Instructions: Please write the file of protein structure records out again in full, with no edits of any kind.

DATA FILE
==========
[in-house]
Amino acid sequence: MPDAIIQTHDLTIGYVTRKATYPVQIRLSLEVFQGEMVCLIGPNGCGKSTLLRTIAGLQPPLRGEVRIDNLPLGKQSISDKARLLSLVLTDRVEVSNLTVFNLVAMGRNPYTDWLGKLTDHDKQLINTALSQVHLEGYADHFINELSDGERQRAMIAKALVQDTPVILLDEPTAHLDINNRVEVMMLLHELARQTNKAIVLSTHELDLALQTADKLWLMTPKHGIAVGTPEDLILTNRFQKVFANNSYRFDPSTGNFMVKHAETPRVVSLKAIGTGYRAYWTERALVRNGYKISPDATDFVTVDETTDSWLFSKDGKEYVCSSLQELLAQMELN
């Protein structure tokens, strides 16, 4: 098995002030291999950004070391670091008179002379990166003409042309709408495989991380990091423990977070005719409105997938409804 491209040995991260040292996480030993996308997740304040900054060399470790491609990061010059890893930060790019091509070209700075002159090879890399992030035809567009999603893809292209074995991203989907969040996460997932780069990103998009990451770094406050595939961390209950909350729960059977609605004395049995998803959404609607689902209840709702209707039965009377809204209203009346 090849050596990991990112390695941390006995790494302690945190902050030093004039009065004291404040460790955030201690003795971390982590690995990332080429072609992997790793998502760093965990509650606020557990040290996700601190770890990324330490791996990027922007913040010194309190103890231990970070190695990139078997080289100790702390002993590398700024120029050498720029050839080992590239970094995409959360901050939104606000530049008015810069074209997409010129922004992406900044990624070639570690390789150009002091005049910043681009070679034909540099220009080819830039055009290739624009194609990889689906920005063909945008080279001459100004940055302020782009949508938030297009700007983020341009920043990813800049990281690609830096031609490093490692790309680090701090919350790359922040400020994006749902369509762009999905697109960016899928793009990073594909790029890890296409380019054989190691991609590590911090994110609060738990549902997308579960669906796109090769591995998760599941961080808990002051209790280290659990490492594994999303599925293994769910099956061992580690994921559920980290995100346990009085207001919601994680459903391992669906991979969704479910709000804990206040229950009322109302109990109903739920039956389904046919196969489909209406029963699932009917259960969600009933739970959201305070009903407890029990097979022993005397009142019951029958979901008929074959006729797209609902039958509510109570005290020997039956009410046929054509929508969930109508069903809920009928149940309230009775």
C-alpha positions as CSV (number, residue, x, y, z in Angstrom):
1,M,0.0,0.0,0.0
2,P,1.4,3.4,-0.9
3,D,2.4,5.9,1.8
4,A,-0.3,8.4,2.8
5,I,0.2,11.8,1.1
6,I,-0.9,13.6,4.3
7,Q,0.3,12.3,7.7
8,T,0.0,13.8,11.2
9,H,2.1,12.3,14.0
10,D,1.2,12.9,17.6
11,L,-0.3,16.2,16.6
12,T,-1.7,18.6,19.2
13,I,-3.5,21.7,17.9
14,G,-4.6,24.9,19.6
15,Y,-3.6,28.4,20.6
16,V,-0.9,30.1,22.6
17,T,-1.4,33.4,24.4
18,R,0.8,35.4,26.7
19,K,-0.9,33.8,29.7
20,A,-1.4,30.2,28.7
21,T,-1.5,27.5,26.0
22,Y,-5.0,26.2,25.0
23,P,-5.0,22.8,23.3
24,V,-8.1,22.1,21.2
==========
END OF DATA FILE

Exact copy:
[in-house]
Amino acid sequence: MPDAIIQTHDLTIGYVTRKATYPVQIRLSLEVFQGEMVCLIGPNGCGKSTLLRTIAGLQPPLRGEVRIDNLPLGKQSISDKARLLSLVLTDRVEVSNLTVFNLVAMGRNPYTDWLGKLTDHDKQLINTALSQVHLEGYADHFINELSDGERQRAMIAKALVQDTPVILLDEPTAHLDINNRVEVMMLLHELARQTNKAIVLSTHELDLALQTADKLWLMTPKHGIAVGTPEDLILTNRFQKVFANNSYRFDPSTGNFMVKHAETPRVVSLKAIGTGYRAYWTERALVRNGYKISPDATDFVTVDETTDSWLFSKDGKEYVCSSLQELLAQMELN
């Protein structure tokens, strides 16, 4: 098995002030291999950004070391670091008179002379990166003409042309709408495989991380990091423990977070005719409105997938409804 491209040995991260040292996480030993996308997740304040900054060399470790491609990061010059890893930060790019091509070209700075002159090879890399992030035809567009999603893809292209074995991203989907969040996460997932780069990103998009990451770094406050595939961390209950909350729960059977609605004395049995998803959404609607689902209840709702209707039965009377809204209203009346 090849050596990991990112390695941390006995790494302690945190902050030093004039009065004291404040460790955030201690003795971390982590690995990332080429072609992997790793998502760093965990509650606020557990040290996700601190770890990324330490791996990027922007913040010194309190103890231990970070190695990139078997080289100790702390002993590398700024120029050498720029050839080992590239970094995409959360901050939104606000530049008015810069074209997409010129922004992406900044990624070639570690390789150009002091005049910043681009070679034909540099220009080819830039055009290739624009194609990889689906920005063909945008080279001459100004940055302020782009949508938030297009700007983020341009920043990813800049990281690609830096031609490093490692790309680090701090919350790359922040400020994006749902369509762009999905697109960016899928793009990073594909790029890890296409380019054989190691991609590590911090994110609060738990549902997308579960669906796109090769591995998760599941961080808990002051209790280290659990490492594994999303599925293994769910099956061992580690994921559920980290995100346990009085207001919601994680459903391992669906991979969704479910709000804990206040229950009322109302109990109903739920039956389904046919196969489909209406029963699932009917259960969600009933739970959201305070009903407890029990097979022993005397009142019951029958979901008929074959006729797209609902039958509510109570005290020997039956009410046929054509929508969930109508069903809920009928149940309230009775």
C-alpha positions as CSV (number, residue, x, y, z in Angstrom):
1,M,0.0,0.0,0.0
2,P,1.4,3.4,-0.9
3,D,2.4,5.9,1.8
4,A,-0.3,8.4,2.8
5,I,0.2,11.8,1.1
6,I,-0.9,13.6,4.3
7,Q,0.3,12.3,7.7
8,T,0.0,13.8,11.2
9,H,2.1,12.3,14.0
10,D,1.2,12.9,17.6
11,L,-0.3,16.2,16.6
12,T,-1.7,18.6,19.2
13,I,-3.5,21.7,17.9
14,G,-4.6,24.9,19.6
15,Y,-3.6,28.4,20.6
16,V,-0.9,30.1,22.6
17,T,-1.4,33.4,24.4
18,R,0.8,35.4,26.7
19,K,-0.9,33.8,29.7
20,A,-1.4,30.2,28.7
21,T,-1.5,27.5,26.0
22,Y,-5.0,26.2,25.0
23,P,-5.0,22.8,23.3
24,V,-8.1,22.1,21.2